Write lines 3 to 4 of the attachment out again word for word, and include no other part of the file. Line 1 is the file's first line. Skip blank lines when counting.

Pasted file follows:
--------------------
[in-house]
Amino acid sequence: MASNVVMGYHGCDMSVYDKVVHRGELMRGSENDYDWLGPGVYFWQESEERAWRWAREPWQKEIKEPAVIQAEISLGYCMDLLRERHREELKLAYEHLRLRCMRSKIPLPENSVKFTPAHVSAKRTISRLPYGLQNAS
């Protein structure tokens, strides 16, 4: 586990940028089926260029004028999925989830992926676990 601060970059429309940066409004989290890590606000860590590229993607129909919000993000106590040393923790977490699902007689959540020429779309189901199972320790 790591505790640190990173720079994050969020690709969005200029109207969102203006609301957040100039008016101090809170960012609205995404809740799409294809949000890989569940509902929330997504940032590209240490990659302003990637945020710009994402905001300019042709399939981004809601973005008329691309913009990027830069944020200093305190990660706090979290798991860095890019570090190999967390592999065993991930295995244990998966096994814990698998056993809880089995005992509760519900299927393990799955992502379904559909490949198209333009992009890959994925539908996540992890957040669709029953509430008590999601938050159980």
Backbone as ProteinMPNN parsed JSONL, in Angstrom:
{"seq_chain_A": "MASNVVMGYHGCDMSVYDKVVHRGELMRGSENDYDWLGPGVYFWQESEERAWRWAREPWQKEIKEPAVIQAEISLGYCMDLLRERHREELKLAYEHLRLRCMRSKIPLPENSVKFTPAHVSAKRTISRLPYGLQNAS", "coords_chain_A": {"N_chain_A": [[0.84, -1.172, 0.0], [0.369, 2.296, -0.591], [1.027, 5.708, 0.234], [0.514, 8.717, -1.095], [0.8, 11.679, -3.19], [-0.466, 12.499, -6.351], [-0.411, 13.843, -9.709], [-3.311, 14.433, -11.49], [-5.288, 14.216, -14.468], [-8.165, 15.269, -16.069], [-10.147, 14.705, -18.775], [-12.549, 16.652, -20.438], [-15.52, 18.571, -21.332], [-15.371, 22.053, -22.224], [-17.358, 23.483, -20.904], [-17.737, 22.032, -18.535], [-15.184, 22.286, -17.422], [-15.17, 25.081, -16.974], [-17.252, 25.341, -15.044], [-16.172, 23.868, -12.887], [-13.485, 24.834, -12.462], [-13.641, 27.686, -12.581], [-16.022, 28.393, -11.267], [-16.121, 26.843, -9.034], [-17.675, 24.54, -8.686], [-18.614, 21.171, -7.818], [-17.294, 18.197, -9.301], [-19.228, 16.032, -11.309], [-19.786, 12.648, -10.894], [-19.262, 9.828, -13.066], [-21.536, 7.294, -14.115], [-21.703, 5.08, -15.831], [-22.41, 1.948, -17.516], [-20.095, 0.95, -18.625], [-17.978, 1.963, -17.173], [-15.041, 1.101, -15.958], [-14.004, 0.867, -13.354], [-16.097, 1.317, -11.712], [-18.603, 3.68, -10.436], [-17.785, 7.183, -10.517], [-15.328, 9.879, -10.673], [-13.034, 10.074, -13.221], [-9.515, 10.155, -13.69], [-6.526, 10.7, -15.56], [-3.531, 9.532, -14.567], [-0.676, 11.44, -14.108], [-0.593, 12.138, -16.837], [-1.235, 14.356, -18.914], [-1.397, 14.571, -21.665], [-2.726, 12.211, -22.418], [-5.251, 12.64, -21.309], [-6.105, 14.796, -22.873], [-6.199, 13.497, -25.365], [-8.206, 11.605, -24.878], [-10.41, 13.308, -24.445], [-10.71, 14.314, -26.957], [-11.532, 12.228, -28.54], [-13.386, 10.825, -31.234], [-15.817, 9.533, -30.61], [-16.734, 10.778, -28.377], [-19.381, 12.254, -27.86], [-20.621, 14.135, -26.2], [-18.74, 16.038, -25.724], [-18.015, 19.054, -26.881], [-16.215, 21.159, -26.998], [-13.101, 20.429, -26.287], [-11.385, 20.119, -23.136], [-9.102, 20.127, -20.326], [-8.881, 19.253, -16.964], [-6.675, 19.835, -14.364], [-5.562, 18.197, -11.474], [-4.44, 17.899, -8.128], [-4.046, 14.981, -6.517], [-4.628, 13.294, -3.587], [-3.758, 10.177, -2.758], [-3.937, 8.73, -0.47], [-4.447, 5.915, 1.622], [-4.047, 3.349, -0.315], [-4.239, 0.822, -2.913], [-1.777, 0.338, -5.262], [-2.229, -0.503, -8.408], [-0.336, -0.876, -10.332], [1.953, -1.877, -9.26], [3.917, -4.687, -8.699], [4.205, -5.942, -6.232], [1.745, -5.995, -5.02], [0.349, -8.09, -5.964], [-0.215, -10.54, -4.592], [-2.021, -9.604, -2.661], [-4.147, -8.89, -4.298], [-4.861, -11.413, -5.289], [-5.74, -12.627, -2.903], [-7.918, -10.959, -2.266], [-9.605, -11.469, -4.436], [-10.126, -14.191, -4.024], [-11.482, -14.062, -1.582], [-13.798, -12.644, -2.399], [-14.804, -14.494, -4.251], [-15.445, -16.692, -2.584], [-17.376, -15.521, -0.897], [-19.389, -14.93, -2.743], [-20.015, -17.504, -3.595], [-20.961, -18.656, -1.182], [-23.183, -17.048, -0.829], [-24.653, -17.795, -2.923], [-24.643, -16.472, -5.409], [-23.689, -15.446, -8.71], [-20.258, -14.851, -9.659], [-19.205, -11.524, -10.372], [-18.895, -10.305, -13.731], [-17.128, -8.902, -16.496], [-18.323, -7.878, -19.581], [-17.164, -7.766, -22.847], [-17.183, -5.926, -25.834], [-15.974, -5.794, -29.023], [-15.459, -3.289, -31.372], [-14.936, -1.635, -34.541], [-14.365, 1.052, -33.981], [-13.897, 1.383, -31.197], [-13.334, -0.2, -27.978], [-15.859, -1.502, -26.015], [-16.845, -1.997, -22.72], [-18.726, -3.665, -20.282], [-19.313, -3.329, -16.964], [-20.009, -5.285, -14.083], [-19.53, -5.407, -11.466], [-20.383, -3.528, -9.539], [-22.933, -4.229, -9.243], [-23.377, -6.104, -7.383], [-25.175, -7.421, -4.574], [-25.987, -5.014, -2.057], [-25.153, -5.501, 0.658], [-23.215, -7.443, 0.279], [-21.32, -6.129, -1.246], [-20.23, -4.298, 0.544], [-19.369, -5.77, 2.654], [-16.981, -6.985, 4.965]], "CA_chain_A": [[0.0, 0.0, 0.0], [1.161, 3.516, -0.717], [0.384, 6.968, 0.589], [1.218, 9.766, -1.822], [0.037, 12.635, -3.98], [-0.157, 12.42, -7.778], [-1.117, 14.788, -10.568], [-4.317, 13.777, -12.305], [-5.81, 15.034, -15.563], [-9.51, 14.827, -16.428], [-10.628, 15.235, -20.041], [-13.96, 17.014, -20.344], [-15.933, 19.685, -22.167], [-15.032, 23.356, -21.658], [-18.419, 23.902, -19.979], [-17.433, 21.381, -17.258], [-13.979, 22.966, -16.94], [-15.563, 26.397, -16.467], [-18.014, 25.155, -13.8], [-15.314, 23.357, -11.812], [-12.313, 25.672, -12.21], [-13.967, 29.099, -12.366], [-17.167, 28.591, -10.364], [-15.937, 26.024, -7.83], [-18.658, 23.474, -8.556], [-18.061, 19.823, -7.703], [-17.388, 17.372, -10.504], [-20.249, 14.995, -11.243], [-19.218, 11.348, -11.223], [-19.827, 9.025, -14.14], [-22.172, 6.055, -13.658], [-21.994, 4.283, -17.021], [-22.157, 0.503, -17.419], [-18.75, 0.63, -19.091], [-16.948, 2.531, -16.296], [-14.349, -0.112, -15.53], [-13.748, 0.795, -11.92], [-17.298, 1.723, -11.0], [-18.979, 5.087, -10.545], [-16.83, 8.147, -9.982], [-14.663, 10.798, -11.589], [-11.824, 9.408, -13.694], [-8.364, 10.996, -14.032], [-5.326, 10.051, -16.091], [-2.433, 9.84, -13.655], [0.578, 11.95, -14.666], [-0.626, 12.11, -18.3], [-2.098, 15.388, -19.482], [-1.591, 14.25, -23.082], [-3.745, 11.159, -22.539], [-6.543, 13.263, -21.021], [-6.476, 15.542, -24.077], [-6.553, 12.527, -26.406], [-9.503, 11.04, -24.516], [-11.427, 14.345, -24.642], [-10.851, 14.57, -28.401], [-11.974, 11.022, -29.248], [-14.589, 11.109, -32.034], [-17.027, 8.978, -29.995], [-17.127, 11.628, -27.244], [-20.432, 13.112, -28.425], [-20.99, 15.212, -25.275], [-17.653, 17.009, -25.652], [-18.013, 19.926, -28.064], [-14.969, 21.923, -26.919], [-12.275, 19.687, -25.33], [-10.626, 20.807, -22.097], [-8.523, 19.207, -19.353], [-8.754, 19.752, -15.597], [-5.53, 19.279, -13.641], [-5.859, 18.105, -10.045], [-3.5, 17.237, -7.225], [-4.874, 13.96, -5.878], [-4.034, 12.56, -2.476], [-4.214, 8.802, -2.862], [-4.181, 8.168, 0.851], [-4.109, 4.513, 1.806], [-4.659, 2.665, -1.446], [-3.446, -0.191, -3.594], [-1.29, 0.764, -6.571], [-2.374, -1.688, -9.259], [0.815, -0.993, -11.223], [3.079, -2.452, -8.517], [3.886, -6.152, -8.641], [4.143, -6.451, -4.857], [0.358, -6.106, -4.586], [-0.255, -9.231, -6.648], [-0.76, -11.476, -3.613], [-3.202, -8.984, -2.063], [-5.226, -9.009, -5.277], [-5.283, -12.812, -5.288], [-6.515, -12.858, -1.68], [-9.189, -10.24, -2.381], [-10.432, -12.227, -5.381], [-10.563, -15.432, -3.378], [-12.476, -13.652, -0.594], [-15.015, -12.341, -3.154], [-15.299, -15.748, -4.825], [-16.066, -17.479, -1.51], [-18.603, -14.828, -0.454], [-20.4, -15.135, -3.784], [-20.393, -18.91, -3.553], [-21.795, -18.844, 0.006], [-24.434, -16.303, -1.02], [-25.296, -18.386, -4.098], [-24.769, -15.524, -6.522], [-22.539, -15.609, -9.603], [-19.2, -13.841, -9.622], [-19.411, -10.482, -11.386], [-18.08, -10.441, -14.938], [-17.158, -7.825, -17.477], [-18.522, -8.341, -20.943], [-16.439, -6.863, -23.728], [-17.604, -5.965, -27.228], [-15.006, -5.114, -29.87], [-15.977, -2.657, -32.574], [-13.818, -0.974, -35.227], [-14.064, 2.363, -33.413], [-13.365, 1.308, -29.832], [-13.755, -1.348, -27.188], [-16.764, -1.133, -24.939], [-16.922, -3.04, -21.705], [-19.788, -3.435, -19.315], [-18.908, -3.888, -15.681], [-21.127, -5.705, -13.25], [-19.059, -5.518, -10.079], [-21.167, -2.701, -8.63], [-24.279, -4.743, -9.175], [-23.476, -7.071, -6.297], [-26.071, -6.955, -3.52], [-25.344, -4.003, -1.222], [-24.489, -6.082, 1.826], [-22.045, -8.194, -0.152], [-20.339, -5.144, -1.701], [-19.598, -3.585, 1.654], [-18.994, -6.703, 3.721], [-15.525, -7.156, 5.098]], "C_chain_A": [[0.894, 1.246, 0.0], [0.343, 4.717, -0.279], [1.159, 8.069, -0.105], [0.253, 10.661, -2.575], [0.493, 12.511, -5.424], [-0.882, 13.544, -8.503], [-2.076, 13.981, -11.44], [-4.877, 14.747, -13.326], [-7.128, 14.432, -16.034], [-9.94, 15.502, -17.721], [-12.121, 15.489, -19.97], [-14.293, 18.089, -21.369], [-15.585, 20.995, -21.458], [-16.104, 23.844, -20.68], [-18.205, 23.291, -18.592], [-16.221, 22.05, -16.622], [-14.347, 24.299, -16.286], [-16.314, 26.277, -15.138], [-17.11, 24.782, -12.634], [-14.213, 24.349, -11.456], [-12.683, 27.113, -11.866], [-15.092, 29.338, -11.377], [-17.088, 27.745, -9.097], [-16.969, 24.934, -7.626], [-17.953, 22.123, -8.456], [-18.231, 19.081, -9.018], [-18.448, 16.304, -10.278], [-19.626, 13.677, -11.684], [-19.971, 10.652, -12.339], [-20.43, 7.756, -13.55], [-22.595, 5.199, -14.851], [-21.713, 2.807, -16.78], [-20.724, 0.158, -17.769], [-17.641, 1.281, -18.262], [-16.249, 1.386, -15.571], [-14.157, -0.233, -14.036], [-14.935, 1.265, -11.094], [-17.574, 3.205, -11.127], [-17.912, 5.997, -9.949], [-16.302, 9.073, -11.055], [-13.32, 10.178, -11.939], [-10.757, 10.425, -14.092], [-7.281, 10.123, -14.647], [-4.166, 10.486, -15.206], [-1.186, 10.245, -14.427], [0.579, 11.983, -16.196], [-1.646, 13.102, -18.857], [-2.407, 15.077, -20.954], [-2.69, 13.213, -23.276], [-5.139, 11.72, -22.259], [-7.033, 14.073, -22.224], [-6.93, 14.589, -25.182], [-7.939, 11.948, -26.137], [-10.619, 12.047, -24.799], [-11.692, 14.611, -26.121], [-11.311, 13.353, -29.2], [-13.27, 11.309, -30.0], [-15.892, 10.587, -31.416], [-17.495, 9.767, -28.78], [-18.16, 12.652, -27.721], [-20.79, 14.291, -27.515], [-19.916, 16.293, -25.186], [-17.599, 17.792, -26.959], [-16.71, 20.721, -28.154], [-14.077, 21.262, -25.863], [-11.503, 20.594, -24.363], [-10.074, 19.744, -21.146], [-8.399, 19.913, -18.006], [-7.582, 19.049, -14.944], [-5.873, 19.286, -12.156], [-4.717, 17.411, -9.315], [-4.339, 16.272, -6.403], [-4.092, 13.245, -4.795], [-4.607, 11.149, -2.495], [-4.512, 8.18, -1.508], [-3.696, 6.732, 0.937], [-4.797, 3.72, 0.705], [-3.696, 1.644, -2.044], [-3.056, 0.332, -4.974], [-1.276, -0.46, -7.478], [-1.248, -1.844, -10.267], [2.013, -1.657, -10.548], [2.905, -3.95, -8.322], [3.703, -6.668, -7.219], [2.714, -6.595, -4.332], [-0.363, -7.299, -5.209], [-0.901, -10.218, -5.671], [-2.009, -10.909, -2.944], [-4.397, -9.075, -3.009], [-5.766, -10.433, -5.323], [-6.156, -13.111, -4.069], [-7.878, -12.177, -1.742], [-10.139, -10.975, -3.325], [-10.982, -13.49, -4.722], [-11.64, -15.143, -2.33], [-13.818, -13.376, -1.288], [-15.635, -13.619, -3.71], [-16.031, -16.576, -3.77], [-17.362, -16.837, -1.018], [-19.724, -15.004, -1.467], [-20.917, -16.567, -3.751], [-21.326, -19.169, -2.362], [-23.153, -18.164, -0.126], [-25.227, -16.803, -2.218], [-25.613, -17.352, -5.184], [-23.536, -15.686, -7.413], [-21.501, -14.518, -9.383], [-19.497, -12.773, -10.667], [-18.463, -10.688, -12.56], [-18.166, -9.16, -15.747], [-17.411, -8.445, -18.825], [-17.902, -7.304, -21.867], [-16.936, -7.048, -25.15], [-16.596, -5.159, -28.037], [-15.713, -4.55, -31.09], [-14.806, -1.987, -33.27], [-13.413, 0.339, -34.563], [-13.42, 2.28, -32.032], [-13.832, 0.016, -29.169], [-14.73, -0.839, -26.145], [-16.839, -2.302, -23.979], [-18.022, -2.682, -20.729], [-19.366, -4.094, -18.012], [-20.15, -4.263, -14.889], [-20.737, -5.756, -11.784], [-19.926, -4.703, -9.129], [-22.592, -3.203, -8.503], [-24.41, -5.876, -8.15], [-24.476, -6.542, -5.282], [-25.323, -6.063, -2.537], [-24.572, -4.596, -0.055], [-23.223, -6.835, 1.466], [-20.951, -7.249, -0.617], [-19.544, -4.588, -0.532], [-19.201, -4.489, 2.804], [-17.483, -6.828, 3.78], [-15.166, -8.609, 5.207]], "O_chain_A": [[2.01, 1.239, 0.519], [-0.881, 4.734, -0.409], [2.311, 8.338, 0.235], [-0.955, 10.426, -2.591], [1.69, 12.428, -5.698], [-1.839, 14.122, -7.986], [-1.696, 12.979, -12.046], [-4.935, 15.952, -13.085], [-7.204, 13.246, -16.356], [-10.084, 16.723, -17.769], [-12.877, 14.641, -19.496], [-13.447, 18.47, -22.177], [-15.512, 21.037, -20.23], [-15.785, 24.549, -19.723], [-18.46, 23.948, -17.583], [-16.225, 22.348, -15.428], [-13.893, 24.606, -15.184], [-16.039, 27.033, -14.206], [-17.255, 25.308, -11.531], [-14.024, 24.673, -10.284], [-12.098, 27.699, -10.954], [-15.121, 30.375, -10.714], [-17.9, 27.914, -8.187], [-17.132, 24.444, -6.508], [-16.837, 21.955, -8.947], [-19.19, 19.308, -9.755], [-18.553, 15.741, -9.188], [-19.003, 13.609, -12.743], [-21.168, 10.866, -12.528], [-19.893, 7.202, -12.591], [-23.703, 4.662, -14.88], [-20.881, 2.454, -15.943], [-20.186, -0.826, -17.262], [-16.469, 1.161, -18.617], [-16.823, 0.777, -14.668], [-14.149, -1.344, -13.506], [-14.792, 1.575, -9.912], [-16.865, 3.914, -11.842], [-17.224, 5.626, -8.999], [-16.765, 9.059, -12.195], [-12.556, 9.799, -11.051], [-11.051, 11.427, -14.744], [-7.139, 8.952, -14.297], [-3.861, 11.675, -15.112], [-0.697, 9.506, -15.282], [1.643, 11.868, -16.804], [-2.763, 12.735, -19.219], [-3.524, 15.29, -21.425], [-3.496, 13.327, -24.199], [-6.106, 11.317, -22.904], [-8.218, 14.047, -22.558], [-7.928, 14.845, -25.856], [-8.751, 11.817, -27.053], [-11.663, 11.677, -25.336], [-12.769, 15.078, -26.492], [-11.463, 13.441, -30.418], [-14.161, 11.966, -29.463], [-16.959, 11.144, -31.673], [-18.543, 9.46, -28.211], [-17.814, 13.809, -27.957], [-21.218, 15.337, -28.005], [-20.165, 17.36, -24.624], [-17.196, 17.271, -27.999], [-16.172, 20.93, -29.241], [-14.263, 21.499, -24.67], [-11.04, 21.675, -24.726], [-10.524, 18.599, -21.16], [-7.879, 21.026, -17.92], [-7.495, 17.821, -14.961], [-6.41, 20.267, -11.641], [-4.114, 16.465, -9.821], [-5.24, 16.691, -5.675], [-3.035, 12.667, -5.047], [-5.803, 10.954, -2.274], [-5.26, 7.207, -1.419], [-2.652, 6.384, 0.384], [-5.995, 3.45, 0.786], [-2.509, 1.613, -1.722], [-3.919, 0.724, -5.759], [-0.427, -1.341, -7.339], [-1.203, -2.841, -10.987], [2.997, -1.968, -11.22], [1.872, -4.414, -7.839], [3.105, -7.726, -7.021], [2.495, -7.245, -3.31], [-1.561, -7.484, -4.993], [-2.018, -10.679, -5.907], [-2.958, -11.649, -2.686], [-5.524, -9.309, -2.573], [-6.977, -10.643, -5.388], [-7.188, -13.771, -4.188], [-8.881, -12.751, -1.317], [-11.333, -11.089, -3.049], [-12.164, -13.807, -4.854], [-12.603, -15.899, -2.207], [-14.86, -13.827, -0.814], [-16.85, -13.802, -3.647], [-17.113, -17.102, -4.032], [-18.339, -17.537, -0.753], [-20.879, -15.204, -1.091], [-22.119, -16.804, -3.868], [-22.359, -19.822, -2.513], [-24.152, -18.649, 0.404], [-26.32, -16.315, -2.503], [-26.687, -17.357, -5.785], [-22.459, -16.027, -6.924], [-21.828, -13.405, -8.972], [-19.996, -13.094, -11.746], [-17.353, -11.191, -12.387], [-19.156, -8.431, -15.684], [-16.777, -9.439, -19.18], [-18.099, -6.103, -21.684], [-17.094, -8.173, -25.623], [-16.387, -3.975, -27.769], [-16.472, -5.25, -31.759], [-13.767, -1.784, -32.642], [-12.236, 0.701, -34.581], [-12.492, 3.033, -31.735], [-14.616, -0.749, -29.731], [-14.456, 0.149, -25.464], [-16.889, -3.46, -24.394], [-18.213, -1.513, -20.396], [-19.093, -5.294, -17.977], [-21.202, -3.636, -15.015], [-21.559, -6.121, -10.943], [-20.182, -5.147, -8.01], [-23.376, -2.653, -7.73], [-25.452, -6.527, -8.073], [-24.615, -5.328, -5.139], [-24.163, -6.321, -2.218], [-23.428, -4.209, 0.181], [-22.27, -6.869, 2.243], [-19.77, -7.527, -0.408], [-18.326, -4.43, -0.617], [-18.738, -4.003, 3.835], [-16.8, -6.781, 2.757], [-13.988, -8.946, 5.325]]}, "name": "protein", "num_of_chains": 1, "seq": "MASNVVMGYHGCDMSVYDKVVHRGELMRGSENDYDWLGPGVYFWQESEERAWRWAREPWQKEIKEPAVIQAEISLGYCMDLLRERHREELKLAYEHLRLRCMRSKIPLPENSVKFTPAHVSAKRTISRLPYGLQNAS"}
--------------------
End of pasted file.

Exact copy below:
């Protein structure tokens, strides 16, 4: 586990940028089926260029004028999925989830992926676990 601060970059429309940066409004989290890590606000860590590229993607129909919000993000106590040393923790977490699902007689959540020429779309189901199972320790 790591505790640190990173720079994050969020690709969005200029109207969102203006609301957040100039008016101090809170960012609205995404809740799409294809949000890989569940509902929330997504940032590209240490990659302003990637945020710009994402905001300019042709399939981004809601973005008329691309913009990027830069944020200093305190990660706090979290798991860095890019570090190999967390592999065993991930295995244990998966096994814990698998056993809880089995005992509760519900299927393990799955992502379904559909490949198209333009992009890959994925539908996540992890957040669709029953509430008590999601938050159980």
Backbone as ProteinMPNN parsed JSONL, in Angstrom: